In my last post, some of you may have detected the barely concealed restraint as I described what a gearhead is. While I was snapping photos and typing away, the gearhead was busy in the barn, methodically removing pieces off the front end of my car, replacing the broken bits, and with the patience of a saint rarely exhibited elsewhere in his daily routine, reassembling everything back into place. This was triggered by a passing comment I made last week that the front end of my car was making a clunking sound at slow speeds. Presto change-o, car no longer makes said clunky sounds.
Therein lies the rub. The advantages of having a live in mechanic (carpenter, mason, lumberjack, architect, electrician and plumber) can’t be understated. They must be weighted against the numerous metal specimens waiting their turn for the gearhead’s magical hands[wife edits: and that I take every opportunity to complain about]. Marriage, as in most things, is about balance. So it’s with a whiff of apology that I offer up today’s recipe: a counterbalance to the recent vegetarian fare, pork ribs; gratefulness embodied.
It pays to source your pork back ribs from a happy pig; that is, one that’s had a frolicking good time during its abbreviated life, with ample space and fresh air and good kitchen scraps to eat. You might be imagining green pastures here, but any pig worth its salt will pile through grass faster than any tiller – the resulting mud that they love to wallow in is good sunscreen. All these aspects of a pig’s lifestyle will be transferred to your plate with flavour and texture that we, in turn, can be thankful for.
Ensuring a good pig is half of the challenge; the other half is making sure the happy pig connects with a good butcher (with a very quick and respectful dispatch between). Here’s a great blog entry of part 1 of butchering a pig (warning: graphic). To understand pork ribs, its good to use your own as a guide. Run your fingers along your own ribs, they’re relatively long, curved bones emanating from the spine (back), aren’t they? If you were a pig, the ones up nearer the shoulder are called the rib end (yes that’s confusing) and the ones surrounding your middle are the centre ones.
Although there are lots of different names for cuts of ribs, they all describe those cut from the “back” or “side” ribs. “Back ribs” are those cut from the back, “side ribs” are split from the back ribs (imagine your own sides) – they’re great for long braised winter dishes (they have more cartilage and fat that’s not pleasant at a backyard BBQ to have to gnaw through). The meat between the back ribs is very tender and the layer of the meat on the ribs varies with the butcher (and of course the pig)(you can ask to have meat from the ribs cut down, but I’m not really sure why you would bother unless you like the rib aesthetic). Back ribs with less meat or a lot of meat may be prepared the same way and either cut are equally delicious. Ask the butcher to cut away the membrane that covers the inside portion of the ribs – it makes eating them much easier [wife edits: those of you who notice small details will note that I forgot to do this with the ribs in the photo].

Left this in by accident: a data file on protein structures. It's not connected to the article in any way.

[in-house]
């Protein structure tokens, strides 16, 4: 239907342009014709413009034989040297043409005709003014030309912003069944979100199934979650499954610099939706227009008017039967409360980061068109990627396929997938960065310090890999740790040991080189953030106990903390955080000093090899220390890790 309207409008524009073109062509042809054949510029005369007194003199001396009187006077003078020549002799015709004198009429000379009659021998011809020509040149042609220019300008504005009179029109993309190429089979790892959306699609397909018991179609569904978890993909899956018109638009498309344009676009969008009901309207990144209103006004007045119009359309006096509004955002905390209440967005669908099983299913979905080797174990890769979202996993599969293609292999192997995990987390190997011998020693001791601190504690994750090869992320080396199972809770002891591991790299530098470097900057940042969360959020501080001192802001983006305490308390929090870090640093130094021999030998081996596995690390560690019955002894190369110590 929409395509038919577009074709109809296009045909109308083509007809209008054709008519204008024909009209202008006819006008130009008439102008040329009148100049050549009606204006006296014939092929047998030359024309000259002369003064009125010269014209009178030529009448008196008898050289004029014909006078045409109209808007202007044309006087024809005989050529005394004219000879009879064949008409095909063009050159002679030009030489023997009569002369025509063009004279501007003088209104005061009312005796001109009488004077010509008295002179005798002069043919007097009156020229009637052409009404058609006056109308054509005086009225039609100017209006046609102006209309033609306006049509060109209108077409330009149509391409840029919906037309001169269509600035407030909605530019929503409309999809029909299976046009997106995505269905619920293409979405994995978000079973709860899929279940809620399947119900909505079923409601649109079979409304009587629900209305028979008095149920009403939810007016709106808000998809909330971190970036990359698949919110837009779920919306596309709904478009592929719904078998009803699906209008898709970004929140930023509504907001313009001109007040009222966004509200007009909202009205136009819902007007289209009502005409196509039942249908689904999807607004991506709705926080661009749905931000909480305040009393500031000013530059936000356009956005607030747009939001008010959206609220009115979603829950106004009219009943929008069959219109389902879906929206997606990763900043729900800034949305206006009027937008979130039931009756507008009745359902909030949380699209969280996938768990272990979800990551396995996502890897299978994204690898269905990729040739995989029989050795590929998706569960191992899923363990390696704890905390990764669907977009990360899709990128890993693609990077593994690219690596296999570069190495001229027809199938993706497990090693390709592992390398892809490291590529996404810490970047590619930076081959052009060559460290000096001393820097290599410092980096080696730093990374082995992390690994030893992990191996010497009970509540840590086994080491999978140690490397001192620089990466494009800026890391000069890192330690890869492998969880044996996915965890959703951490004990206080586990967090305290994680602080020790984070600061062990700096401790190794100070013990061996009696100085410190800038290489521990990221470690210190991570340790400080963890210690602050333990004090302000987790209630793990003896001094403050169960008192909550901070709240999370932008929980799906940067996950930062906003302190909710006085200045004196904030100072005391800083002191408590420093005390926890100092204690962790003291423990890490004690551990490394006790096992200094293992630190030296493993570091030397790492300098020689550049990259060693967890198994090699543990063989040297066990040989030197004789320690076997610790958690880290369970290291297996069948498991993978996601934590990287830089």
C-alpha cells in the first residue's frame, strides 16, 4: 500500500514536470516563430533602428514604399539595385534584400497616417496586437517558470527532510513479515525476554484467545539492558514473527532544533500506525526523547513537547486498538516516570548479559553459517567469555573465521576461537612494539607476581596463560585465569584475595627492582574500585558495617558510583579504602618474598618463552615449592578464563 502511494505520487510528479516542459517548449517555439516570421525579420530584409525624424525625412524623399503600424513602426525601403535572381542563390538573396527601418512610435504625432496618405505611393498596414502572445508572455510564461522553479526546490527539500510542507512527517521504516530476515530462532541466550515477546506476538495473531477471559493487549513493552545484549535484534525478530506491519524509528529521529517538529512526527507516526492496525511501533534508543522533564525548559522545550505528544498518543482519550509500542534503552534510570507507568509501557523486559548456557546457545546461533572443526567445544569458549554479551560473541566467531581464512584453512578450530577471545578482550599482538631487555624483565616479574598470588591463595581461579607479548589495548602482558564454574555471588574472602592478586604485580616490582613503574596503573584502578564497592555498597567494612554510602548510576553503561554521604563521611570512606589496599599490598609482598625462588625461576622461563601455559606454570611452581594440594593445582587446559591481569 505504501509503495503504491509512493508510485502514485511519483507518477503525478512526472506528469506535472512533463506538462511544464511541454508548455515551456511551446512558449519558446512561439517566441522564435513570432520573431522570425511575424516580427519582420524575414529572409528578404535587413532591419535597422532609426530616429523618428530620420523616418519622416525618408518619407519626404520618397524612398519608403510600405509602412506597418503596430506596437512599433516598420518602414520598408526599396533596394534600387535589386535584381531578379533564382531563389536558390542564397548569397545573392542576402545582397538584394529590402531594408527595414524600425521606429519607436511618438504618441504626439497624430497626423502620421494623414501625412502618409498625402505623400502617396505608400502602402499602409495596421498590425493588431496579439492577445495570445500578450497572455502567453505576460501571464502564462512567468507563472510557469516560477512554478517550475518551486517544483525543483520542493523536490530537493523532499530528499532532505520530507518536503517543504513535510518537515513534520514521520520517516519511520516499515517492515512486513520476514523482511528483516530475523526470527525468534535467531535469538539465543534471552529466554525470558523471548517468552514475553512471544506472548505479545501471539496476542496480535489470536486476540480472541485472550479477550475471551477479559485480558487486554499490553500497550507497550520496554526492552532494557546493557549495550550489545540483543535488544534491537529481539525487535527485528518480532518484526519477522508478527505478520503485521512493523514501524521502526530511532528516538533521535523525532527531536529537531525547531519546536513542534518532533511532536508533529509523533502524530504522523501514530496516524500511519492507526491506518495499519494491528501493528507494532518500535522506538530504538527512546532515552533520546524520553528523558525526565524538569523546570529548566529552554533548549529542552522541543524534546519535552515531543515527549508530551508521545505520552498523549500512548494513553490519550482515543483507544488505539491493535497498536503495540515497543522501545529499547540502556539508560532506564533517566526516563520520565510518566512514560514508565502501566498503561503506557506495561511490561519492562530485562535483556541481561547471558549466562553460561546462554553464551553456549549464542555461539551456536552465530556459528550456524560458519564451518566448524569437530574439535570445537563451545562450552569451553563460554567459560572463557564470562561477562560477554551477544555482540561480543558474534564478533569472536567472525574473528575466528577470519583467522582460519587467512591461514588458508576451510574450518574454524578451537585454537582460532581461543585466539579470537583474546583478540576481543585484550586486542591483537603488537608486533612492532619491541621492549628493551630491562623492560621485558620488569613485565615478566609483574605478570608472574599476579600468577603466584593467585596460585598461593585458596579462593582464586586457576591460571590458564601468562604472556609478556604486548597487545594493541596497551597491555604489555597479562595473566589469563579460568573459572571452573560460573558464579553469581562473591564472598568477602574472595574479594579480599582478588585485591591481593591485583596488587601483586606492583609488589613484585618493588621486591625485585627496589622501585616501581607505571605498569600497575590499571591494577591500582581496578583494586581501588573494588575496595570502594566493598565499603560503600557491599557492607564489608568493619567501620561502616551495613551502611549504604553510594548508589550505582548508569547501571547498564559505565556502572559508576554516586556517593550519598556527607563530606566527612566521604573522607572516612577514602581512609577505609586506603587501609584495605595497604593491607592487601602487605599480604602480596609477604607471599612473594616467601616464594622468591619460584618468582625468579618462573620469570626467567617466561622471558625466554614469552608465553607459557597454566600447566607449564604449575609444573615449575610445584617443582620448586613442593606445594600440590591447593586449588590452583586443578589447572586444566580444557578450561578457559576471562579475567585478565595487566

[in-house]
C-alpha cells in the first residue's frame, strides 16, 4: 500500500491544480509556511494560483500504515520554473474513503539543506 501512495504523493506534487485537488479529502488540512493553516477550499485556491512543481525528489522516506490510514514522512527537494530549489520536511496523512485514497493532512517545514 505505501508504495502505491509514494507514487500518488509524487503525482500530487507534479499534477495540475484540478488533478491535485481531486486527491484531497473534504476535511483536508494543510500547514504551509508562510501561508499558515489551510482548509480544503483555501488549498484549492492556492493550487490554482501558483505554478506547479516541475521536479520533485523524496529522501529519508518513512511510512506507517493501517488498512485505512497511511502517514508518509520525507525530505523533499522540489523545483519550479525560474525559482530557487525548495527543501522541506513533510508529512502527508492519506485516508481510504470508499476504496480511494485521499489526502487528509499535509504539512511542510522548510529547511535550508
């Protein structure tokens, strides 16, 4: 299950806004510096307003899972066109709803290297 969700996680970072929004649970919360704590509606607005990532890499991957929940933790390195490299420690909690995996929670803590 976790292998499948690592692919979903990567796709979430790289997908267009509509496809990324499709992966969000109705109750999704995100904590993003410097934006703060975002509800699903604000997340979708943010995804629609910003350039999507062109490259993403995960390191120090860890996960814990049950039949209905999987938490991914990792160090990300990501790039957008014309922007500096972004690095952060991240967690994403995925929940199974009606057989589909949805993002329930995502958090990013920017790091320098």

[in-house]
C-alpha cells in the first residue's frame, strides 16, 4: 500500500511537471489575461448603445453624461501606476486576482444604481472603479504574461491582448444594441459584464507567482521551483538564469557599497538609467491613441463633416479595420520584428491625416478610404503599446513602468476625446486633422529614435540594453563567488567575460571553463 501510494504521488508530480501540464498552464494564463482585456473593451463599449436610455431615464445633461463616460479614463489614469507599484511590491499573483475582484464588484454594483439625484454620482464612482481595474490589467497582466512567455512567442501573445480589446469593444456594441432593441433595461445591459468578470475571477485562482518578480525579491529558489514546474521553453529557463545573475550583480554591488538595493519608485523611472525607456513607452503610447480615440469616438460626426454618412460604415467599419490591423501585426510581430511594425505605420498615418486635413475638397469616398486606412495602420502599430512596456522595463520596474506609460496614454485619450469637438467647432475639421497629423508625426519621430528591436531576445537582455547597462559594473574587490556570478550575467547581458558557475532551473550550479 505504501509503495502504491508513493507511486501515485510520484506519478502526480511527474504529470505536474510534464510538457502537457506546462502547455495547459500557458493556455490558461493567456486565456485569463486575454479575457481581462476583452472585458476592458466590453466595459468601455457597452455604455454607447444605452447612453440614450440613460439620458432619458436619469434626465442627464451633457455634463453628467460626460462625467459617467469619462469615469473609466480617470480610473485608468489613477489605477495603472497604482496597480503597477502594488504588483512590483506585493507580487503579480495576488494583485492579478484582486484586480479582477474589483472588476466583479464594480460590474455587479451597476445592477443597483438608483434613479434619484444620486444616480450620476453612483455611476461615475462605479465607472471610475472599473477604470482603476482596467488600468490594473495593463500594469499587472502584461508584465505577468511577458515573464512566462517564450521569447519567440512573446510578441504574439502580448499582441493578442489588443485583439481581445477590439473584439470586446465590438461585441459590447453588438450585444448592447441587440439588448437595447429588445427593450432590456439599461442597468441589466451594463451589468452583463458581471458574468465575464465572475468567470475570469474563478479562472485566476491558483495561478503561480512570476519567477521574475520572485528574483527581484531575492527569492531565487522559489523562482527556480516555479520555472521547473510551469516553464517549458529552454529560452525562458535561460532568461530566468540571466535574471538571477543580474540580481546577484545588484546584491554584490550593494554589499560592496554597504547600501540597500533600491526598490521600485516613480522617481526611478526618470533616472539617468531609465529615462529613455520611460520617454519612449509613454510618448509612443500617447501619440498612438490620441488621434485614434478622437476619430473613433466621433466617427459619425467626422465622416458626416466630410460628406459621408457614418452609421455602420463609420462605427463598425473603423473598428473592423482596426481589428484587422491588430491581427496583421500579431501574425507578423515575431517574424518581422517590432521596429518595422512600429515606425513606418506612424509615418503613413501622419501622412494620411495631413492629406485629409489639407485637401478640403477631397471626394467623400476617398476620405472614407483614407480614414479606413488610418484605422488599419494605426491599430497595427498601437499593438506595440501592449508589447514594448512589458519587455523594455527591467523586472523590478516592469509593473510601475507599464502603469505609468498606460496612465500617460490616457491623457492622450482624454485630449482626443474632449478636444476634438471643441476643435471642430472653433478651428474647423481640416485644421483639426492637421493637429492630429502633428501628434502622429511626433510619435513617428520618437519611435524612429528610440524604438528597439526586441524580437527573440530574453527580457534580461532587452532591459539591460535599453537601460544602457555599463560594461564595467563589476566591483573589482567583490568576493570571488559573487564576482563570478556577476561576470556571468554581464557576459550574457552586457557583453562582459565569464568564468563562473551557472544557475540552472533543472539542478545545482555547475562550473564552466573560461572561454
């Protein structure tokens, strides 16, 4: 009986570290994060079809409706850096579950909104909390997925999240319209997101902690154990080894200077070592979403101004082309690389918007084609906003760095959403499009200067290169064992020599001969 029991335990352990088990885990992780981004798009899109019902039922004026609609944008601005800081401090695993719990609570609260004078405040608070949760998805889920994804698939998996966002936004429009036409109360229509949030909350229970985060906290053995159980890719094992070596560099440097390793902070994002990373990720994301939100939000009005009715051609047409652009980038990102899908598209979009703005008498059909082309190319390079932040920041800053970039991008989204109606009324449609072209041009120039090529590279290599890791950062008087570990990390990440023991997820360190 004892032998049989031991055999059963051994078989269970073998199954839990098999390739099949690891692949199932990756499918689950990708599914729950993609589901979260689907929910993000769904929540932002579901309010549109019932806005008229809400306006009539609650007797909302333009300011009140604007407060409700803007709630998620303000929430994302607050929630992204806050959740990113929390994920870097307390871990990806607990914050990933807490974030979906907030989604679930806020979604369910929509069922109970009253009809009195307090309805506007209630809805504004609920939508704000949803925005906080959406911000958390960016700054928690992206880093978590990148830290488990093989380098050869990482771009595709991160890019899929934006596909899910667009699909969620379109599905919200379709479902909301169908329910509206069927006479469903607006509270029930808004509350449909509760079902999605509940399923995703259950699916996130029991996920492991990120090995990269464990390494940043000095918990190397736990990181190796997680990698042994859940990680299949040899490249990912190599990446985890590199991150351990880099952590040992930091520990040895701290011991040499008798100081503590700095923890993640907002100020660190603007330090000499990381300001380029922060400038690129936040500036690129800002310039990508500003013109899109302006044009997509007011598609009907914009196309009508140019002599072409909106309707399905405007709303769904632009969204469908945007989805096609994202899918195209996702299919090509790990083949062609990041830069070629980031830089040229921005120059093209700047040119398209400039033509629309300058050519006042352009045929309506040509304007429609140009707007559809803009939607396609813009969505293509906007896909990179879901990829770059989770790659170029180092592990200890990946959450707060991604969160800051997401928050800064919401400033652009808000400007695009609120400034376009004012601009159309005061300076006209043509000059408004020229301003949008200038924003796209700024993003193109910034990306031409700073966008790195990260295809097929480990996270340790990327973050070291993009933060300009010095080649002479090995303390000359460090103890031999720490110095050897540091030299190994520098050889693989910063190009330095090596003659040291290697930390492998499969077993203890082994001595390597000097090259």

Back ribs are best when they have cooked slowly at low heat, allowing some of the fat to render and baste the meat, followed by short exposure to higher, dry heat (like a grill) with some flavourful sweet sauce or spice rub to finish them off.
Here’s the method I always turn to, derived from my days working as a waitress at Chez Piggy restaurant. I usually improvise with the BBQ sauce; here, the addition of 5 spice powder, with its star anise and cinnamon, provides some warm, alluring notes without being overwhelming. The bonus of course is how beautifully these flavours pair with Shiraz reds and their licorice-like scents. For whites, try one that is not too oaky but that’s young and dry, a non-oaked Chardonnay, or Chablis, for example. Or of course, the same beer that you use in the sauce, an amber ale or dark stout will be lovely.
For Ribs – serves 4- 6
4 lbs/about 2 kilograms pork back ribs
¼ cup/60 ml freshly squeezed lemon juice
¾/175ml cup water
1/3 cup/80 ml beer (a malty beer with caramel flavours is good but not necessary, some ales or stouts for example)
¼ cup/60 ml blackstrap molasses
¼ cup/60 g dark brown sugar
¼ cup/60 ml soy sauce
3 tablespoons/45 ml tomato paste
3 cloves of garlic, pressed through a garlic press or finely minced
1 small chili (piri piri) finely minced (remove seeds if you prefer less heat – don’t rub your eyes after mincing!)
2 teaspoons/10 g Chinese 5 spice powder
juice of 2 limes
Place the ribs in a roasting pan and preheat the oven to 300F/150C. Combine lemon juice and water, and set aside. Place ribs in the oven uncovered. Cook slowly for 2 hours, basting with the lemon water every half hour or so. If your ribs have more meat on them, they may need an extra half hour. Remove the ribs from the oven. At this point you can cool them and keep them covered in the fridge for a day before finishing them off (great for a dinner party where no one minds eating with your hands).
For the sauce, combine all the ingredients in a small saucepan and bring to a simmer over medium heat. If not using immediately, remove from heat and cover and set aside (in the fridge if not using soon).
To finish ribs, preheat a bbq grill or oven to 375F/190C. Warm the sauce over medium heat. Brush the ribs with the sauce and cook just to the point they’re heated through and some of the sauce starts to caramelize and blacken, maybe 10 minutes, being careful not to burn them. While cooking, check and baste with the sauce every so often. Cut between the ribs before serving. Have lots of napkins and finger bowls handy.